Friday, August 26, 2005

[Global Poverty] UN: Growing poverty a threat to stability, report says

New York, 26 August (AKI) - Increasing poverty and a growing schism between the "haves" and the "have nots" continue to pose a major threat to developing democracies around the world, and the resulting economic and social inequality will continue to breed violence and terror if the trend is not reversed, a new United Nations report says.

The report, entitled "The Inequality Predicament", by the UN Department of Economic and Social Affairs (DESA) warned of growing "violence associated with national and international acts of terrorism," which are the result of stark economic and social inequalities, and competition over scarce resources.

Solutions to inequality outlined in the report include addressing economic asymmetries not just within countries but also between them: 80 per cent of the world’s domestic product belongs to 1 billion people living in the developed world, while the remaining 20 percent is shared by 5 billion people living in developing countries.

“This is an especially important because it concentrates on inequality of income as well as inequality in access to basic social services, as well as decision-making,” under-secretary-general for the Department of Economic and Social Affairs, Jose Antonio Ocampo said on Thursday as he introduced the report.

Noting that the report comes 10 years after the 1995 Copenhagen World Summit for Social Development - where world governments pledged to confront profound social challenges and to place people at the centre of development – he said some decade-old social gaps had actually widened, particularly gender disparities.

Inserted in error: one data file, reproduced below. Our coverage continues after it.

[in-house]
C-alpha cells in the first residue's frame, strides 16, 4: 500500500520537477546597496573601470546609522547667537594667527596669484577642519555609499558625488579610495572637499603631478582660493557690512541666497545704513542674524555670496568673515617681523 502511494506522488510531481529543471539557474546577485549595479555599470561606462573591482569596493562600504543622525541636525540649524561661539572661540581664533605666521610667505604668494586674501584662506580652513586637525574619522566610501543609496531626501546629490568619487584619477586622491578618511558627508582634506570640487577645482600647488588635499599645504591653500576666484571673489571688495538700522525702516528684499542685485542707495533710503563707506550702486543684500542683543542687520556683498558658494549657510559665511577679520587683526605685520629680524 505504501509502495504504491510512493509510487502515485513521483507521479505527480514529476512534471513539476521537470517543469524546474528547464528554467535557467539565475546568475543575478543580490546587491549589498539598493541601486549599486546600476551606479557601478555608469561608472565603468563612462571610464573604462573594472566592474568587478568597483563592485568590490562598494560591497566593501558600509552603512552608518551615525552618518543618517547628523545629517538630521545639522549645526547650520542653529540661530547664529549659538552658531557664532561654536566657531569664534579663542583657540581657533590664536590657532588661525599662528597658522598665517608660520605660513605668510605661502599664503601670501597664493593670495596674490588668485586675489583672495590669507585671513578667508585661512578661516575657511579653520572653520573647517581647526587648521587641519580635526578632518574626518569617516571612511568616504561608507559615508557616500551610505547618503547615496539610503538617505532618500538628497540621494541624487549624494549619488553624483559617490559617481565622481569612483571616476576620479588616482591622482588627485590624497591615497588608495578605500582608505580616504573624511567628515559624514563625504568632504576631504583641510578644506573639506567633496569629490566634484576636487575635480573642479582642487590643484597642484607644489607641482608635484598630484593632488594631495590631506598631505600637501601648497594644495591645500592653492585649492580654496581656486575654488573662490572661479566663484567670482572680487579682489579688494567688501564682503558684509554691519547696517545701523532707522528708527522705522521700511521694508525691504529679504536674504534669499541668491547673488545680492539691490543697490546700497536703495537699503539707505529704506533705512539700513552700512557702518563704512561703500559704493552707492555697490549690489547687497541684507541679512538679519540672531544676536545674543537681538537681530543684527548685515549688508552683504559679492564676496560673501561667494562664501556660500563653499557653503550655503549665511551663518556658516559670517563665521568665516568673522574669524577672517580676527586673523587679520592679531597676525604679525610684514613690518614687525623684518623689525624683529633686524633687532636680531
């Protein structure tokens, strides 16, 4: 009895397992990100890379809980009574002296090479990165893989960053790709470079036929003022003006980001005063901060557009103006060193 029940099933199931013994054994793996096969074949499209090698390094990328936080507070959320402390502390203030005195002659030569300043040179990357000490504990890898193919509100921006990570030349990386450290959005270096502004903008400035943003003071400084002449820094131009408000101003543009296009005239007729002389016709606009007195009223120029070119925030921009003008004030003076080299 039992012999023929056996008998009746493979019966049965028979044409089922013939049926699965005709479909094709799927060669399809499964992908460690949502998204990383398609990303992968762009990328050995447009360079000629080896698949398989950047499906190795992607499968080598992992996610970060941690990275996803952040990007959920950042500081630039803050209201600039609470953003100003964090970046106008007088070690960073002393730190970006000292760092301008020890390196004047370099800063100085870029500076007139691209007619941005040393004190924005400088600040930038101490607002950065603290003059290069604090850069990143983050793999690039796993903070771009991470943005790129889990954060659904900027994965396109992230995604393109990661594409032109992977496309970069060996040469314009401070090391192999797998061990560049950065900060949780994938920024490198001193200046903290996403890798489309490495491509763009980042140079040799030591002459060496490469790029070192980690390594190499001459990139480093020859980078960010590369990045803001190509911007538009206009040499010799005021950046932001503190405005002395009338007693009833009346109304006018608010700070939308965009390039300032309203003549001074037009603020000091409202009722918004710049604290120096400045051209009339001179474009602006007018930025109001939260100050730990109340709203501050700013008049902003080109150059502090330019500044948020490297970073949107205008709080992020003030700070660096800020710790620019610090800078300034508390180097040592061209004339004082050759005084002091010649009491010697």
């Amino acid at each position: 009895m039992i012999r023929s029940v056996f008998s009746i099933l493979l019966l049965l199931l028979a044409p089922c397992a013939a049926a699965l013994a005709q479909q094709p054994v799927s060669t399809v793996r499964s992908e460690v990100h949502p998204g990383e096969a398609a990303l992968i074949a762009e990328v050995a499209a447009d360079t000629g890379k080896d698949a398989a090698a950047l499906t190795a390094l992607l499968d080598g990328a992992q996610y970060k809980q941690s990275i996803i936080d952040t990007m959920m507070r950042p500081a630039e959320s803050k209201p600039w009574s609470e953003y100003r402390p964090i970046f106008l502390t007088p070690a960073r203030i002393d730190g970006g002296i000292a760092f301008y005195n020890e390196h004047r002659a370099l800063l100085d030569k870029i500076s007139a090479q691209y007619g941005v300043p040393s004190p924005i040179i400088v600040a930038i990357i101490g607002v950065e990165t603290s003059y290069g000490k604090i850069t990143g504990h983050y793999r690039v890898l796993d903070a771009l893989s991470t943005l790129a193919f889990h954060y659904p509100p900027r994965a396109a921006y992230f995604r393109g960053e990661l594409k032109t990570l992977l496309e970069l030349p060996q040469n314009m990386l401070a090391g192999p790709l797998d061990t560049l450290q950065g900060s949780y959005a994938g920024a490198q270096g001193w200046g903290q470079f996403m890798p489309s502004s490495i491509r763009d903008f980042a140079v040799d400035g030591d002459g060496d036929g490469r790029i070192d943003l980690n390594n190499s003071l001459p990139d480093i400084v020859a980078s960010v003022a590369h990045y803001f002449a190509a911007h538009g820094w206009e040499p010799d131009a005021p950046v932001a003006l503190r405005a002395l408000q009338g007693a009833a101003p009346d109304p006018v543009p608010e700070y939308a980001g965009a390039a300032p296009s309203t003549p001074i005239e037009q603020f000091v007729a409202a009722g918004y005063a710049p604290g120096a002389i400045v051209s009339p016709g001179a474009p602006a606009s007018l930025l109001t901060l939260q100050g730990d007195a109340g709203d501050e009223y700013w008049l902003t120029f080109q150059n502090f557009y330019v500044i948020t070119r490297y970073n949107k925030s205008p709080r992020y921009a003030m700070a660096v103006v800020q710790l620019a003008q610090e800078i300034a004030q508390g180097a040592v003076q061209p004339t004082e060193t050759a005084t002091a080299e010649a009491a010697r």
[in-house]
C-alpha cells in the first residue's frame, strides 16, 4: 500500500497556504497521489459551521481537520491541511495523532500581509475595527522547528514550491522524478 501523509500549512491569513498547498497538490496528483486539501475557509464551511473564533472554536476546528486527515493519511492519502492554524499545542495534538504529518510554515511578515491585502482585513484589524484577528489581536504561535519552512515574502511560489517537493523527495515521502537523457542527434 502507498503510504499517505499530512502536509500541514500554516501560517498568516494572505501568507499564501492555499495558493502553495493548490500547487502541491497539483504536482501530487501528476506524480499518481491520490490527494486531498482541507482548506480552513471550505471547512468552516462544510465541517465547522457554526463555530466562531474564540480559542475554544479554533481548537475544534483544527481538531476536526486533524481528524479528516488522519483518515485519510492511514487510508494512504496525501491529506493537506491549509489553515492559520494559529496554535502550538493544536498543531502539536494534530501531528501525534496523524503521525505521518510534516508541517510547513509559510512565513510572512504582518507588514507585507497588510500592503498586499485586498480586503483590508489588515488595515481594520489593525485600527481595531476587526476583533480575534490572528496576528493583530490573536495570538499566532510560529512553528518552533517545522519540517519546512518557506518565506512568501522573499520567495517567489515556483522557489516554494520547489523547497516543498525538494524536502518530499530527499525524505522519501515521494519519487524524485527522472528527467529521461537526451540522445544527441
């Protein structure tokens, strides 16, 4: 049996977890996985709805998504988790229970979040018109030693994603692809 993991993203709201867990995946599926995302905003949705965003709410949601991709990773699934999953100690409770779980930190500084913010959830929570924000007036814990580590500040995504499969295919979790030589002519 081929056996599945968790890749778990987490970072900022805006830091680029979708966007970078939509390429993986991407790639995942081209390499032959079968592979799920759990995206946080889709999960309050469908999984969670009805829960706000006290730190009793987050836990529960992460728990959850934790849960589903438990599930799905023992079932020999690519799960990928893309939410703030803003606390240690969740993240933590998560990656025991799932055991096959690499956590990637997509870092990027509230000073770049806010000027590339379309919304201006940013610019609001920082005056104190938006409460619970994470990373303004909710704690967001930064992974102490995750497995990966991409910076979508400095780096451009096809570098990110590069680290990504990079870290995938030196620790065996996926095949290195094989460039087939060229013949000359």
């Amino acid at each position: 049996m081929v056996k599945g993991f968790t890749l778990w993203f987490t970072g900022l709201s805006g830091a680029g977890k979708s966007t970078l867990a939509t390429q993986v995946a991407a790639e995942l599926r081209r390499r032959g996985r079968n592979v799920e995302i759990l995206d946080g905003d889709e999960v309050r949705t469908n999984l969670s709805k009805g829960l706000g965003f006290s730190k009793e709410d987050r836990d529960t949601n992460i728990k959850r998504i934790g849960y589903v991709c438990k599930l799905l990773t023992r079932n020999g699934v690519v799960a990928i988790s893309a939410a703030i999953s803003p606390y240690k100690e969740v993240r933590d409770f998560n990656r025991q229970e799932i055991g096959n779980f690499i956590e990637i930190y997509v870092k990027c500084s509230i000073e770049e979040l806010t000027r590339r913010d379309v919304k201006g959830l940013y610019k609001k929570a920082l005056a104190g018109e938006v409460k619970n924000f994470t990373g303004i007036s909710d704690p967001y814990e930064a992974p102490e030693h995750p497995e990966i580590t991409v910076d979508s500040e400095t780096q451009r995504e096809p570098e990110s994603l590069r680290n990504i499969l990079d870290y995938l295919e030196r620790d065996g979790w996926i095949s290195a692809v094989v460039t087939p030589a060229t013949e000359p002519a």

Although more women and girls were being educated, formal employment figures for women had stagnated or even decreased in some parts of the world. Even more troubling was the sharp increase of women being employed by the informal sector, he added.

The modest gains made in gender equality, education and other areas proved that social mobilisation, particularly civil society engagement, can help raise awareness to social problems and spur action at national and regional levels, he said, noting that the report also stresses the critical importance of boosting access to basic services as one of the most important instruments states had to impact inequities.

The report notes that in a world of increasing development when societies should be reaping the economic benefits of progress, instead many are experiencing alarming increases in the discrepancies between rich and poor.

The United States, Canada and Britain have not escaped this disturbing trend, it said, seeking to nudge both developed and developing countries to take more vigorous steps in the direction of assuring equality while responding to the economic urgency for growth.

In a summary of the report, Ocampo said that “failure to address this inequality predicament will insure that social injustice and better living conditions for all people remain elusive,” and that this trend will continue to lead to social instability in the world.

Socioeconomic strategies should focus on access to resources, social services and the markets that must be incorporated alongside economic development programmes. Economic stimulation without the associated social programmes is inadequate to eradicate the cycle of poverty: “Focusing exclusively on economic growth and income generation as a development strategy is ineffective, as it leads to the accumulation of wealth by a few, and deepens the poverty of many,…and does not acknowledge the intergenerational transmission of poverty,” says the report.

In the final word of his report, Jose Antonio Ocampo says, “The failure to pursue a comprehensive integrated approach to development will perpetuate the inequality predicament, for which everyone pays the price.”